sutures newsletter

PRODUCED BY AND FOR MEMBERS OF THE DEPARTMENT OF SURGERY November 2012 | Archived Issues

Cedars-Sinai Urology: building a residency program

Teaching residents and building a top urological residency program are among the priorities of Cedars-Sinai's Academic Urology Practice, which is composed of members of the Medical Network's urology group and the four subspecialty-trained urologists of the former Minimally Invasive Urology Program.

The practice also provides referral-based urology subspecialty care over the entire range of urological disease management in addition to serving as urological liaison for the patients and physicians in the Medical Network.

Andrew L. Freedman, MD, and Barry Duel, MD, specialize in pediatric urology; Jennifer Anger, MD, MPH, and Karyn S. Eilber, MD, provide subspecialty care in female urology, pelvic floor surgery and reconstructive surgery; Howard Kim, MD, subspecializes in erectile dysfunction and infertility; Gerhard J. Fuchs, MD, and Hyung L. Kim, MD, provide subspecialty care in endourology stone disease and laparoscopic surgery (Kim also subspecializes in urologic oncology and robotic surgery); and Phillip Yalowitz, MD, provides care in general urology and endourology.

As urology teaching faculty, the urologists of the Academic Urology Practice are joined by three members of the Division of Urology: Leon Bender, MD, who provides care in and teaches the residents general urology and endourology; Soroush A. Ramin, MD, who specializes in urologic oncology and robotic surgery; and Mark W. Vogel, MD, who teaches general urology and family medicine.

At this time, when the first residents have taken on their formal urology training as PGY-2s, the program has just finished interviewing 30 applicants for the 2012-13 academic year – again attracting outstanding candidates. Of 200 applicants, 30 were invited for a visit to the Cedars-Sinai campus and interviewed by the teaching faculty members, endourology fellows and the residents.

Ranking the candidates will again be rather difficult as they all excel in academic achievement (USMLE scores 240-274, average 254; 66 percent AOA honors distinction), multiple finished research projects, community service involvement, and letters of recommendation attesting to outstanding performance as students, aspiring researchers and superb performers in clinical rotations.

In the structure of a four-year urology program, the Cedars-Sinai residency offers residents an unusual clinical experience as a single-location program with very strong and varied research opportunities. Hyung L. Kim, MD, as the scientist-surgeon, is the anchor for facilitating the basic research interests of the residents in his laboratory and in the laboratories of the urology research group of Leland Chung, MD, Neil Bhowmick, MD, Michael Freeman, MD, and Beatrice Knudsen, MD.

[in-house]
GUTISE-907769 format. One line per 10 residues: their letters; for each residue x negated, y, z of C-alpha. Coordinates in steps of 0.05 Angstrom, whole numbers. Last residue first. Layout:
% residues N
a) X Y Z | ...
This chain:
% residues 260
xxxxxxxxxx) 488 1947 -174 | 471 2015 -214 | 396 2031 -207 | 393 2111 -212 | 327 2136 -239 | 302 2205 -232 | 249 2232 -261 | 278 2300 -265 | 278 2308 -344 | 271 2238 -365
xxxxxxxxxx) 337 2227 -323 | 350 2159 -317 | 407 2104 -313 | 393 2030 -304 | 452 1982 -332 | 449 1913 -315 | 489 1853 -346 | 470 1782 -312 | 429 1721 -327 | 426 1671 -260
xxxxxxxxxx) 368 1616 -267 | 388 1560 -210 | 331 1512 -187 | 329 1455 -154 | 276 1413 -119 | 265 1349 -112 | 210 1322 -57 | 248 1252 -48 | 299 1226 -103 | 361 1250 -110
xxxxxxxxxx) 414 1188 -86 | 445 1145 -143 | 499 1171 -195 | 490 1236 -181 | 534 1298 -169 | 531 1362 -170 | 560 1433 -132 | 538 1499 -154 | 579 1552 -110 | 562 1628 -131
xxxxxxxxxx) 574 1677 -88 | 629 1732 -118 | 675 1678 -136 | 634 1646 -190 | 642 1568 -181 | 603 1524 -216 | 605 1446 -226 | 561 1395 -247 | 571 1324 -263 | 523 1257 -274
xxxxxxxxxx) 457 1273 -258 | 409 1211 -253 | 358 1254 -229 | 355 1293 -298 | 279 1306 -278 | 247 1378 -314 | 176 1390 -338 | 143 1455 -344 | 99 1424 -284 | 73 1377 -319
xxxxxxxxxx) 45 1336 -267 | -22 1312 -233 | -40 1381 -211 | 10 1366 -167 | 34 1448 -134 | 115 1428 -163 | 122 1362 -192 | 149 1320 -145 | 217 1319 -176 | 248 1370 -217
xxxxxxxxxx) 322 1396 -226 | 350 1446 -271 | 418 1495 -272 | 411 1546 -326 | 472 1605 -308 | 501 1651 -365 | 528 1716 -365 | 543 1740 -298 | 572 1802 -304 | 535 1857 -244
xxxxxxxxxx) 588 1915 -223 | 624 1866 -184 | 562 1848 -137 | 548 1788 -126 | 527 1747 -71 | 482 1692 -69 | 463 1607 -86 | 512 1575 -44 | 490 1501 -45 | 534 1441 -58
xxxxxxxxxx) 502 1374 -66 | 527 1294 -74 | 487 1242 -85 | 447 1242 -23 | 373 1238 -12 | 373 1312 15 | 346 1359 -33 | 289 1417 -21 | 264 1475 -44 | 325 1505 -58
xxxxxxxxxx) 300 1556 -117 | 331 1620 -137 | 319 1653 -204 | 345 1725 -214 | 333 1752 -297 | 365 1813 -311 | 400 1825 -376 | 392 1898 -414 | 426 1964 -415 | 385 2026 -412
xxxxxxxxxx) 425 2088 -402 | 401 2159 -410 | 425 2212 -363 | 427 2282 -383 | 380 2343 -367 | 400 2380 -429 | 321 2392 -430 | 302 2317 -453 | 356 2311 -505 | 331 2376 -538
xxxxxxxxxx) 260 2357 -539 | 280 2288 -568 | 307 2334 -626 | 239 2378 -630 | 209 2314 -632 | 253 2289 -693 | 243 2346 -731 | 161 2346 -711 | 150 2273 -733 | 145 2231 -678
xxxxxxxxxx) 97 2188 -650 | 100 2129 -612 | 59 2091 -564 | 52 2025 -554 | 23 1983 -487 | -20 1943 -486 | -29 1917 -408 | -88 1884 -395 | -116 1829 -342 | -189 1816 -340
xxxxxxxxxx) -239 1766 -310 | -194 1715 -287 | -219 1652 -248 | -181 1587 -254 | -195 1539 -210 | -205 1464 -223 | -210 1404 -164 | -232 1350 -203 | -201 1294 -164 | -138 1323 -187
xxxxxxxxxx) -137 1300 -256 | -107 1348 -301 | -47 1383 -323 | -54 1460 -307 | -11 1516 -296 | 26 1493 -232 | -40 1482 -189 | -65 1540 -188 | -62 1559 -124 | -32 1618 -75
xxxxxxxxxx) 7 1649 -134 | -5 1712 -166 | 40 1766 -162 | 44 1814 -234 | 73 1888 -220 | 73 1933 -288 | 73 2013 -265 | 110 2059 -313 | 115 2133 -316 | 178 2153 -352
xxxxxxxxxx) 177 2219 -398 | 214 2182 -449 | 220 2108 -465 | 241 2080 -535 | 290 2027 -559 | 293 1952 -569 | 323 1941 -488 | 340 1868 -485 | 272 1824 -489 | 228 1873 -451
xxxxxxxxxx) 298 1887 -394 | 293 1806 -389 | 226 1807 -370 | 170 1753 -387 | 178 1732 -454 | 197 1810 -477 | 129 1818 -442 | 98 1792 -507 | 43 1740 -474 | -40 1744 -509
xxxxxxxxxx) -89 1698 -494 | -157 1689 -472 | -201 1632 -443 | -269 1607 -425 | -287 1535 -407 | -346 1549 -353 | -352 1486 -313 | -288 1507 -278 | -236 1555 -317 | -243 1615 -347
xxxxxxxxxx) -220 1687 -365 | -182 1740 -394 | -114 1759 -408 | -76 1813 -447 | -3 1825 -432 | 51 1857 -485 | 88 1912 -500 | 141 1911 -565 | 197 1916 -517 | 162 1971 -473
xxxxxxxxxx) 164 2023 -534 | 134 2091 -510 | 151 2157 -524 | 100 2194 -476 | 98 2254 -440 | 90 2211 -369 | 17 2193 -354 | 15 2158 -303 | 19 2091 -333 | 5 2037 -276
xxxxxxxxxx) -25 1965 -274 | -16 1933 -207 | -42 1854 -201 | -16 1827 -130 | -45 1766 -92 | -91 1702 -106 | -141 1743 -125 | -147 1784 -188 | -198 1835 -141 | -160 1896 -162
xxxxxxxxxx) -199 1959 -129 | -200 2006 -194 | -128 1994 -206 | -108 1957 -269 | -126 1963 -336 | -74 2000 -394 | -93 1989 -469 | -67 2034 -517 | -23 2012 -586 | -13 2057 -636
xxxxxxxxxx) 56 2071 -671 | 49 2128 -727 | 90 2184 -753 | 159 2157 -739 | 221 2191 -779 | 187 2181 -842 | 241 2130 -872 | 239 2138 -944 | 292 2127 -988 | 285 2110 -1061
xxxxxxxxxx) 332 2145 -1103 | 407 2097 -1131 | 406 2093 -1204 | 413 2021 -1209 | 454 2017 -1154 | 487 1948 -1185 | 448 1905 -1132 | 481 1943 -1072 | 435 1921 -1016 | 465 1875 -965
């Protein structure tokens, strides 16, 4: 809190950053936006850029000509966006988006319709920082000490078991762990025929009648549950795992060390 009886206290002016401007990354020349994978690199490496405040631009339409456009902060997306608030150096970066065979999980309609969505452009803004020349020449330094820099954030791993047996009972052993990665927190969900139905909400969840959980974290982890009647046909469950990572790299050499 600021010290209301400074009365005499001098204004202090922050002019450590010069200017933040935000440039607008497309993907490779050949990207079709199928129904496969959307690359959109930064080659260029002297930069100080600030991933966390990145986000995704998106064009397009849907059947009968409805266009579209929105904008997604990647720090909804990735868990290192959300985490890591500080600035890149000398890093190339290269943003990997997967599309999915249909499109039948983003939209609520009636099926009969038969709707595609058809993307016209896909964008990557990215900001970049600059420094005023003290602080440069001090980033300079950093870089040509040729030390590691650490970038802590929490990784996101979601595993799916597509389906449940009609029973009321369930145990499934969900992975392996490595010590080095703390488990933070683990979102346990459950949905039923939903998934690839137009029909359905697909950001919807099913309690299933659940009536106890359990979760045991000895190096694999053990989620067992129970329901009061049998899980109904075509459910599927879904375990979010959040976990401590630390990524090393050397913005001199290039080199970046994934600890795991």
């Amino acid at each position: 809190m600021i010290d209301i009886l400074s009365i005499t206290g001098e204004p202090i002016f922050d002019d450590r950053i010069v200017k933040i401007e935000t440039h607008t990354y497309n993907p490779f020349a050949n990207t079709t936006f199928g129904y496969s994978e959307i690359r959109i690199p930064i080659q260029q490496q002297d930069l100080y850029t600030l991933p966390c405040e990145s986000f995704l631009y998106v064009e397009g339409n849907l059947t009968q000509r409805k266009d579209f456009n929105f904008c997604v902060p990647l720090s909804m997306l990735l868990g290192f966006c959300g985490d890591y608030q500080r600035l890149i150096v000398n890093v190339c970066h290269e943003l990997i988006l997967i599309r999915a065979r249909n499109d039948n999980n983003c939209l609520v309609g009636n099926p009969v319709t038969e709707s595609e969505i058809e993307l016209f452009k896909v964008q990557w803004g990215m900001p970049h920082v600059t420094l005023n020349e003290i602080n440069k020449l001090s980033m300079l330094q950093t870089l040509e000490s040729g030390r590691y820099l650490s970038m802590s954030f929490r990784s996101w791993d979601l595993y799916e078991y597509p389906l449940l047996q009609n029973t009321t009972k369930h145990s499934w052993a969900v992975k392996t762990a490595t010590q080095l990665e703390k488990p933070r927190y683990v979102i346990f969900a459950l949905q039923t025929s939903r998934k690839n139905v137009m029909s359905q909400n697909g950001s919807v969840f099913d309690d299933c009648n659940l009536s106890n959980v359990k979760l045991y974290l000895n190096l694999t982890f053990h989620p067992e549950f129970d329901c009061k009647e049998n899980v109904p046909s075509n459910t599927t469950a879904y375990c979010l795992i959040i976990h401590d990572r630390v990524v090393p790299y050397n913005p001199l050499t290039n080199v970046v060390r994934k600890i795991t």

In addition, ample research opportunities exist with the medical oncology, radiation oncology and pathology members at the Samuel Oschin Comprehensive Cancer Institute. Clinical outcomes research is coordinated by Jennifer Anger, MD, MPH, and all faculty members are engaged in health services research projects with the residents.

Averaging 65 to 70 duty hours each week, the PGY-2 residents learn surgical skills by participating in an average of 40 surgical procedures per week. They spend time in didactic and simulation education as well as outpatient clinic. They also have started being exposed to the Emergency Department and consultation service as first responders.

Together, the two PGY-2 residents are already involved in 10 clinical research projects and have several papers in print or peer review.

Although the start of a new academic educational program is an ambitious and logistically challenging endeavor, the quality of both faculty and learners – in addition to their enthusiasm, dedication and commitment – has created a vibrant learning environment.

This effort is complemented and has been made possible by the unwavering commitment and support from the Department of Surgery and the Medical Dean's Office, which has nursed this program to a running start and to become a valuable urological resource to the Cedars-Sinai enterprise and the community at large.

Submitted by the Academic Urology Practice in the Department of Surgery.